Khuddaka Nikaya

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Sutta Nipāta
Sutta 16. Sāriputta Sutta

[pali] [faus]


Translated from the Pali by Thanissaro Bhikkhu.

For free distribution only.



"Never before
have I seen or heard
from anyone
of a teacher with such lovely speech
come, together with his following
from Tusita heaven,[1]
as the One with Eyes
who appears to the world with its devas
having dispelled all darkness
having arrived at delight
        all alone.

To that One Awakened --
    unentangled, Such, un-
    come with his following --
I have come with a question
on behalf of the many
here who are fettered.
For a monk disaffected,
frequenting a place that's remote --
    the root of a tree,
    a cemetery,
    in mountain caves
    various places to stay --
how many are the fears there
at which he shouldn't tremble
    -- there in his noiseless abode --
how many the dangers in the world
for the monk     going the direction
            he never has gone
that he should transcend
there in his isolated abode?
What should be
    the ways of his speech?
What should be
    his range there of action?
What should be
    a resolute monk's
    precepts and practices?[2]
Undertaking what training
    -- alone, astute, and mindful --
would he blow away
his own impurities
as a silver smith,
    those in molten silver?"

The Buddha:

"I will tell you
as one who knows,
what is comfort
for one disaffected
resorting to a remote place,
desiring self-awakening
in line with the Dhamma.
An enlightened monk,
    living circumscribed,
shouldn't fear the five fears:
of horseflies, mosquitoes, snakes,
human contact, four-footed beings;
shouldn't be disturbed
by those following another's teaching
even on seeing their manifold
should overcome still other
further dangers
as he seeks what is skillful.

    by the touch
of discomforts, hunger,
he should endure cold
and inordinate heat.
He with no home,
in many ways touched by these things,
striving, should make firm his persistence.

He shouldn't commit a theft,
shouldn't speak a lie,
should touch with thoughts of good will
beings firm and infirm.
Conscious of when
his mind is stirred up and turbid,
he should dispel it:
    'It's on the Dark One's side.'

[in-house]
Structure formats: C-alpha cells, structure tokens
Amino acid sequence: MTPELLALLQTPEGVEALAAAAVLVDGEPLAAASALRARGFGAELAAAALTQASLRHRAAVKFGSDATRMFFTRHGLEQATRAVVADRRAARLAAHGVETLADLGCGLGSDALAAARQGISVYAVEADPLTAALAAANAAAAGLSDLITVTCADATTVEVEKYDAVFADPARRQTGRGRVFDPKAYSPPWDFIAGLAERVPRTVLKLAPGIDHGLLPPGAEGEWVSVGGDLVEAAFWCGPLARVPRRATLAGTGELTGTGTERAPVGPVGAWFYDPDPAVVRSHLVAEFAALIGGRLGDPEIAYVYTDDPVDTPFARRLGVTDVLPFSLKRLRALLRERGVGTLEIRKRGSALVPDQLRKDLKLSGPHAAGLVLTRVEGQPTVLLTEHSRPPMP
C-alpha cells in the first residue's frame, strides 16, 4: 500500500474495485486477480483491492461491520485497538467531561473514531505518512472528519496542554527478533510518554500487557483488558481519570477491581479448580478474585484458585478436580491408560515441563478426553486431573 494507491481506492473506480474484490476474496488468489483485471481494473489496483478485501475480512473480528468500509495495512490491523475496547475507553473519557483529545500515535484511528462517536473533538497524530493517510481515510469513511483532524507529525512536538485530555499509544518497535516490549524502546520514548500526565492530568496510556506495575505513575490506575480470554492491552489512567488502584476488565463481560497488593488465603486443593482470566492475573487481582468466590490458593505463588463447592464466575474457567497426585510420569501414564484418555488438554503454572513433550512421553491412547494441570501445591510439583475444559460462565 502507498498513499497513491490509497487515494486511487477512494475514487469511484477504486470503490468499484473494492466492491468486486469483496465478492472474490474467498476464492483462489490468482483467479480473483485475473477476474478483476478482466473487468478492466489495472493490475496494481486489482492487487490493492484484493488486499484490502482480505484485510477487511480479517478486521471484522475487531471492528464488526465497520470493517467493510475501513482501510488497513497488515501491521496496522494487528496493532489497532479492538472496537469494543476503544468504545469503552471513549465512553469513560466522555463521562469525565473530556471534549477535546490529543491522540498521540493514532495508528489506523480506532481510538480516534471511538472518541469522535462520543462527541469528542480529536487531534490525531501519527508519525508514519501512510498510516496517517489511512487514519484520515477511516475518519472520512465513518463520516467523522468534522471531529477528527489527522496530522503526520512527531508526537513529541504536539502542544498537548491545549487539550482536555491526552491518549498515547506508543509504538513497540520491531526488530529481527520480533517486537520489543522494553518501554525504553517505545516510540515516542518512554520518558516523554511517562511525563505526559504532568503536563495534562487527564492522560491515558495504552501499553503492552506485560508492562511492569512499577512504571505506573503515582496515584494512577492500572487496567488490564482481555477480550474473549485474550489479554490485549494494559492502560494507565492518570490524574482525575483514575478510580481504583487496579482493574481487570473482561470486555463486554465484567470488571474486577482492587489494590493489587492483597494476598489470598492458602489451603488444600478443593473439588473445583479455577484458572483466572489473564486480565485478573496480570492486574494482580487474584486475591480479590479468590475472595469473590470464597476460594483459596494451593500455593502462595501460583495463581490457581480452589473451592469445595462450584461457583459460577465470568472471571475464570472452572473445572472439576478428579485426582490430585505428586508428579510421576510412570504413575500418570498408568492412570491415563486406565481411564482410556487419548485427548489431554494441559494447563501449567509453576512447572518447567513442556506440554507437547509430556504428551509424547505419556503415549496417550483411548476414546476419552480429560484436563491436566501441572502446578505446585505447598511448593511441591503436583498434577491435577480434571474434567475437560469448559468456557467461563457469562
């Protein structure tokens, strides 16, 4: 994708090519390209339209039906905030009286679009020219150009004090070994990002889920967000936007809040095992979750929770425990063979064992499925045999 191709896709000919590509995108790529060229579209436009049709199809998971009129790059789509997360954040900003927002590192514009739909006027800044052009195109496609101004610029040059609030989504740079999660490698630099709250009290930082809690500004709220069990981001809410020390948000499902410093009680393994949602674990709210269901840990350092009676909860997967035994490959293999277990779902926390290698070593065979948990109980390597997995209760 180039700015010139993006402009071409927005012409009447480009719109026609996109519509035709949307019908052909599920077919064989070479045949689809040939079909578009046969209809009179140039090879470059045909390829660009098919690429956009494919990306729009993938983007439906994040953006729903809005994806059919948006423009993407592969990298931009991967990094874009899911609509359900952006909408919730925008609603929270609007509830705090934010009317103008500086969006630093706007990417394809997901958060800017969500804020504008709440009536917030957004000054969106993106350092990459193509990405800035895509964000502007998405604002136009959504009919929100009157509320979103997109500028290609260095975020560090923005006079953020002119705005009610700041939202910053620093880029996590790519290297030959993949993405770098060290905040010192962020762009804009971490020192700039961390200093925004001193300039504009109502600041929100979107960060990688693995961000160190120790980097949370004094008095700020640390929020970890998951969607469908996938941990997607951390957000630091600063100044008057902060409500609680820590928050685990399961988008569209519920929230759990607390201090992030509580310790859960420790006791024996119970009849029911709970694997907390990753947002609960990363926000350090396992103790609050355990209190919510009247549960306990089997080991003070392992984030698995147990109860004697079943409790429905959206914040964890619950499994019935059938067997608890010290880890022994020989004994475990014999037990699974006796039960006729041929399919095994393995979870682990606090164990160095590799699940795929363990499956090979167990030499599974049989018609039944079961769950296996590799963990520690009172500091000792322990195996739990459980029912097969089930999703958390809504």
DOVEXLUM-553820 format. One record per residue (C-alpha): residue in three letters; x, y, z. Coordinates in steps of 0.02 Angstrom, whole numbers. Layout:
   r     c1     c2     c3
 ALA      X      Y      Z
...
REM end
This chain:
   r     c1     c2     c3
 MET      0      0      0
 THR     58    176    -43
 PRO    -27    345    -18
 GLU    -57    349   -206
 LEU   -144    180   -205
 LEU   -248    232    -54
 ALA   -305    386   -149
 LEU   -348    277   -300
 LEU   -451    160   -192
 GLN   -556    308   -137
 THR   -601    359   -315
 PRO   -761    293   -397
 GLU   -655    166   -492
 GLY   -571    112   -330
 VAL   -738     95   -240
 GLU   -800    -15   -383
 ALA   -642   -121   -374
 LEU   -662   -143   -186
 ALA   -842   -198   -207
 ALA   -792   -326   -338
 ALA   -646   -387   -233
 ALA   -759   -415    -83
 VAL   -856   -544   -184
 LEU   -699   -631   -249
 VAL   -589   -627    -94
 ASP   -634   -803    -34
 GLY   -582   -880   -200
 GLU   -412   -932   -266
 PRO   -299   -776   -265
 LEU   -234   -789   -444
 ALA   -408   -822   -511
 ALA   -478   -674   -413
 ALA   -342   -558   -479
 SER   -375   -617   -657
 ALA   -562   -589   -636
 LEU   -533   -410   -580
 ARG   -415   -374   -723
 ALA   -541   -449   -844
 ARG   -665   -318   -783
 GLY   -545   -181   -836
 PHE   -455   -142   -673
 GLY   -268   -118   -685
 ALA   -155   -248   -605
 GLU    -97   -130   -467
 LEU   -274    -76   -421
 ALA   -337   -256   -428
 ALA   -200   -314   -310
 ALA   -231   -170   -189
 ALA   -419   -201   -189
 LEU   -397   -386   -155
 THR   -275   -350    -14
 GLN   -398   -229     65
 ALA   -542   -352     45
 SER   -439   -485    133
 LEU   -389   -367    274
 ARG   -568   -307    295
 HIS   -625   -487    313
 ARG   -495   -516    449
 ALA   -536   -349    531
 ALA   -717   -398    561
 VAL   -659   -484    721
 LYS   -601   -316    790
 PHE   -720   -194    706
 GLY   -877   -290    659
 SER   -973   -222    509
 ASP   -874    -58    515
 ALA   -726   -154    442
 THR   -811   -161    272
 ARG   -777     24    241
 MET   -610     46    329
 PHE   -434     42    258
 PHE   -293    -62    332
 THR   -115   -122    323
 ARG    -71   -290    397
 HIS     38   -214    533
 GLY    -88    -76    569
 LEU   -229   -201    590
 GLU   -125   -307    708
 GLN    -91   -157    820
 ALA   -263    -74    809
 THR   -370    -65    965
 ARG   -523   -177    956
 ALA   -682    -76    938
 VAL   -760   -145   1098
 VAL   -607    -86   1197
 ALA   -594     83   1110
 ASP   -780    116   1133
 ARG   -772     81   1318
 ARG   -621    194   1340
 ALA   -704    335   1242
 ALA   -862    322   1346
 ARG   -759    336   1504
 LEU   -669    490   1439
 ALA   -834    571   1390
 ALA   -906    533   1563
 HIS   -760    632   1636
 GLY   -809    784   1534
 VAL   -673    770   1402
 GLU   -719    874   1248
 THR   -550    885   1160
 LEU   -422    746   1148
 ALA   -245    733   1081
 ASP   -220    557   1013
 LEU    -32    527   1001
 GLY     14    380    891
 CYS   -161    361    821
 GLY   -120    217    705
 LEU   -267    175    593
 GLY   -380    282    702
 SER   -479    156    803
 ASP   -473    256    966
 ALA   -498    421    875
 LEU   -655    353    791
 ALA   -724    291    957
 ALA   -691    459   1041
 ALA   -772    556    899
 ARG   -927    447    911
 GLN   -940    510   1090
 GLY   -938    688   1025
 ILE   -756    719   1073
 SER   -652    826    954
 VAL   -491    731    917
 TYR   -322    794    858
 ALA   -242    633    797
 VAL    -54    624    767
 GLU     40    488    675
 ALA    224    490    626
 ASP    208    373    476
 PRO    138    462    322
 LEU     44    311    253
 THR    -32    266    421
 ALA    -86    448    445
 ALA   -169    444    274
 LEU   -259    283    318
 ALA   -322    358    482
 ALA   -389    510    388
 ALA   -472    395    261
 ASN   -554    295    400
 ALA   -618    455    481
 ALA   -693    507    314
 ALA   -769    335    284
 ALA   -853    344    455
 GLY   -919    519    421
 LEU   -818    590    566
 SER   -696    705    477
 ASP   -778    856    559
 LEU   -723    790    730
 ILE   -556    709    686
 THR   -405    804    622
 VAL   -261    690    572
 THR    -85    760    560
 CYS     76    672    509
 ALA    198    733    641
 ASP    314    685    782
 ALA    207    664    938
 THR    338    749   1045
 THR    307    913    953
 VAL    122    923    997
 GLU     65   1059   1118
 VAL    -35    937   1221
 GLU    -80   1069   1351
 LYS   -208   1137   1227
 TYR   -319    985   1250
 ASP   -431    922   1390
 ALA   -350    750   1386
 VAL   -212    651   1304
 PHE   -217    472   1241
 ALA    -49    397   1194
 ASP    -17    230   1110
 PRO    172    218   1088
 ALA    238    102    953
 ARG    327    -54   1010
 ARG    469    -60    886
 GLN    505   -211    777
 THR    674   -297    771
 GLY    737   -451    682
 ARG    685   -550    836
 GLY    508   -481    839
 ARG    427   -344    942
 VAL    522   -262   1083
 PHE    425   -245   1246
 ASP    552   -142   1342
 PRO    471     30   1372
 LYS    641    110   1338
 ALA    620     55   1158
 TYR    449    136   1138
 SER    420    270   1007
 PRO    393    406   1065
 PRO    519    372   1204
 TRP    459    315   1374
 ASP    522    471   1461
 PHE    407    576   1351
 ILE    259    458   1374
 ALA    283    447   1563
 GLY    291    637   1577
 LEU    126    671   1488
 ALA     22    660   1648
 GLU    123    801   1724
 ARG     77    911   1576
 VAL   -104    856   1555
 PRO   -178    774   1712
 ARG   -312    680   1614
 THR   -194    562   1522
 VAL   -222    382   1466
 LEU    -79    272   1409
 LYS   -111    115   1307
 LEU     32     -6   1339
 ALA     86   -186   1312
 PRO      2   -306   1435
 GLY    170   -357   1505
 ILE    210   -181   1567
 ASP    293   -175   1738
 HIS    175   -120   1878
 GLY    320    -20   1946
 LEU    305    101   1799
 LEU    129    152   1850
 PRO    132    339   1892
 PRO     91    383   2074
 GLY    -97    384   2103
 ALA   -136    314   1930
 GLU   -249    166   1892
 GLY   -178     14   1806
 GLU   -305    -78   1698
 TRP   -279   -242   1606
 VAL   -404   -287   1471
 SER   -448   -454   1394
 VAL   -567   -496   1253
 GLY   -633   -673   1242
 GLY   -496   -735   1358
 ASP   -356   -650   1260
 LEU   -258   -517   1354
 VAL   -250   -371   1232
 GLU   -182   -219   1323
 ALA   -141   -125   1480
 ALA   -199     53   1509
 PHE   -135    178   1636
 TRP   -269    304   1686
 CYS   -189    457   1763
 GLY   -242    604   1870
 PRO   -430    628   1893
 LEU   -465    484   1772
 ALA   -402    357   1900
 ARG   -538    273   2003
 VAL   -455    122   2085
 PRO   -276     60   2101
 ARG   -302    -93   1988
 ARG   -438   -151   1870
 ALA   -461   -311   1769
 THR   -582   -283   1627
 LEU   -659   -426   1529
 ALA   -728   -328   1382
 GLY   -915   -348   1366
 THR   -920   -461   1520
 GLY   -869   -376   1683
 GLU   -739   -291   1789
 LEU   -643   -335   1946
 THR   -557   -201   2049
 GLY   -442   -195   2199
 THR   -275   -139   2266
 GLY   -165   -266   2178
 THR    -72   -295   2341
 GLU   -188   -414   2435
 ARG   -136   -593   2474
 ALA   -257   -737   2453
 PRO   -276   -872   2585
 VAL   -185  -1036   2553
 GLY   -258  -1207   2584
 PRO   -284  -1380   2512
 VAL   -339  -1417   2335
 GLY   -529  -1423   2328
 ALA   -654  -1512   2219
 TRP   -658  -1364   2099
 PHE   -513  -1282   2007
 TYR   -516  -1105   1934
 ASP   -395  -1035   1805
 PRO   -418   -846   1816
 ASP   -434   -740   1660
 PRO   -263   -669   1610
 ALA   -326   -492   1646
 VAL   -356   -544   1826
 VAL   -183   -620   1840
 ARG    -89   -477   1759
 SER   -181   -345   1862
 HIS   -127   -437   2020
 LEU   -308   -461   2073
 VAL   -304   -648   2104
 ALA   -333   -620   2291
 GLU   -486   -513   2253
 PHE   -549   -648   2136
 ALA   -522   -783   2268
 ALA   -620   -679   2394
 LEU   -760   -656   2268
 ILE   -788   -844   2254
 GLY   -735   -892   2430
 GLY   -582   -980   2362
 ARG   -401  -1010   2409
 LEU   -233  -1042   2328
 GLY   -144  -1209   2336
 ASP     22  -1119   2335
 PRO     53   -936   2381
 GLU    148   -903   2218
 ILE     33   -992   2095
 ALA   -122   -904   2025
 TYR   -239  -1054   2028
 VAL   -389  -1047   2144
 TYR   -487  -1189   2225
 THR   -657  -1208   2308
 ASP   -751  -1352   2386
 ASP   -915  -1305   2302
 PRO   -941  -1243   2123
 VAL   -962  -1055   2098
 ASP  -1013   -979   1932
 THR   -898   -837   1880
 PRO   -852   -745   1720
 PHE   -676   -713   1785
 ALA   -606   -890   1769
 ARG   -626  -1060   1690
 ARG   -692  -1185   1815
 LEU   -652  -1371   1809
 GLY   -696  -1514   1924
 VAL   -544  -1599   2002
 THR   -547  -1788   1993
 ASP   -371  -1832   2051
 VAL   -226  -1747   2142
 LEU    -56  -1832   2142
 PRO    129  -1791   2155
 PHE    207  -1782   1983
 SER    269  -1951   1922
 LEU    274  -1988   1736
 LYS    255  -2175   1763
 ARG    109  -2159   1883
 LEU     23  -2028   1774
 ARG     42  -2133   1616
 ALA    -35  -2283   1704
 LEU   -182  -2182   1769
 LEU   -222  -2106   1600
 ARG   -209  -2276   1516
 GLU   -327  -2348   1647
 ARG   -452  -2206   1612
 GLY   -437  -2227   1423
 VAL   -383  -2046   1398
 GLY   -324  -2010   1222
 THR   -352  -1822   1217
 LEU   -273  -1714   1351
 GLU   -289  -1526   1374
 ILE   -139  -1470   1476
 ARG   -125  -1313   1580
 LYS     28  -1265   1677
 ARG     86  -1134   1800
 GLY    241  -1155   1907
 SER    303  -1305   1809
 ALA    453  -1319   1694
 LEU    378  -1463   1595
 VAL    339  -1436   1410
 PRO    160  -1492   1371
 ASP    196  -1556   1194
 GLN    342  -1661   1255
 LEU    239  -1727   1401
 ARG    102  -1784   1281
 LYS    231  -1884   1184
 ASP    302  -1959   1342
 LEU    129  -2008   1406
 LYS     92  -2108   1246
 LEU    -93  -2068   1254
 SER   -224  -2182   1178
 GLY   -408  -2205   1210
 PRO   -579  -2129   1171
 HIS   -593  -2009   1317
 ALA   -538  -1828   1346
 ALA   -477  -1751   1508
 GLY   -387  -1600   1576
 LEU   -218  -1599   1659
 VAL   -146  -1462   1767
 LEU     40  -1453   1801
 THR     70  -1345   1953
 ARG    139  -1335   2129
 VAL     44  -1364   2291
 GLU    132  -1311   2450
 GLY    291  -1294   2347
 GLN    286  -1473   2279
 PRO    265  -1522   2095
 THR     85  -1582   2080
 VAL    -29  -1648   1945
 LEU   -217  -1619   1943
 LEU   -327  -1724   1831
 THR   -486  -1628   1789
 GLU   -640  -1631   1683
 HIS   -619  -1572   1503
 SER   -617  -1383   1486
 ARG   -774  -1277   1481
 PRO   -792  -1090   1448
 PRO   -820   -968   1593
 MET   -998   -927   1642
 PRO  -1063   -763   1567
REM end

He shouldn't come under the sway
of anger or pride.
Having dug up their root
he would stand firm.
Then, when prevailing
    -- yes --
he'd prevail over his sense of dear and undear.
Yearning     for discernment
enraptured     with what's admirable,
he should overcome these dangers,
should conquer     discontent
            in his isolated spot,
should conquer     these four
            thoughts of lament:

    'What will I eat,
    or where will I eat.
    How badly I slept.
    Tonight where will I sleep?'

These lamenting thoughts
he should subdue --
one under training,
wandering without home.
Receiving food and cloth
at appropriate times,
he should have a sense of enough
for the sake of contentment.[3]
Guarded in regard to these things
going restrained into a village,
even when harassed
he shouldn't say a harsh word.

With eyes downcast,
and not footloose,
committed to jhāna,
he should be continually wakeful.[4]
Strengthening equanimity,
    centered within,
he should cut off any penchant
to conjecture or worry.
When reprimanded,
he should -- mindful --
should smash any stubbornness
toward his fellows in the holy life;
should utter skillful words
that are not untimely;
should give no mind
to the gossip people might say.

And then there are in the world
the five kinds of dust
for whose dispelling, mindful
he should train:
with regard to forms, sounds, tastes,
smells, and tactile sensations
    he should conquer passion;
with regard to these things
    he should subdue his desire.

A monk, mindful,
his mind well-released,
contemplating the right Dhamma
at the right times,
    on coming
    to oneness
    should annihilate
                        the Blessed One said.


[1] The Buddha spent his next-to-last lifetime in the Tusita heaven, one of the highest levels on the sensual plane.

[2] The fact that the Buddha answers this question in a straightforward manner illustrates the point that abandoning precepts and practices does not mean having no precepts and practices. See note 2 to Sn IV.13.

[3] See AN IV.37 and AN VII.64.

[4] See AN IV.37.

[5] See Dhp 76-77.




See also:
AN V.77


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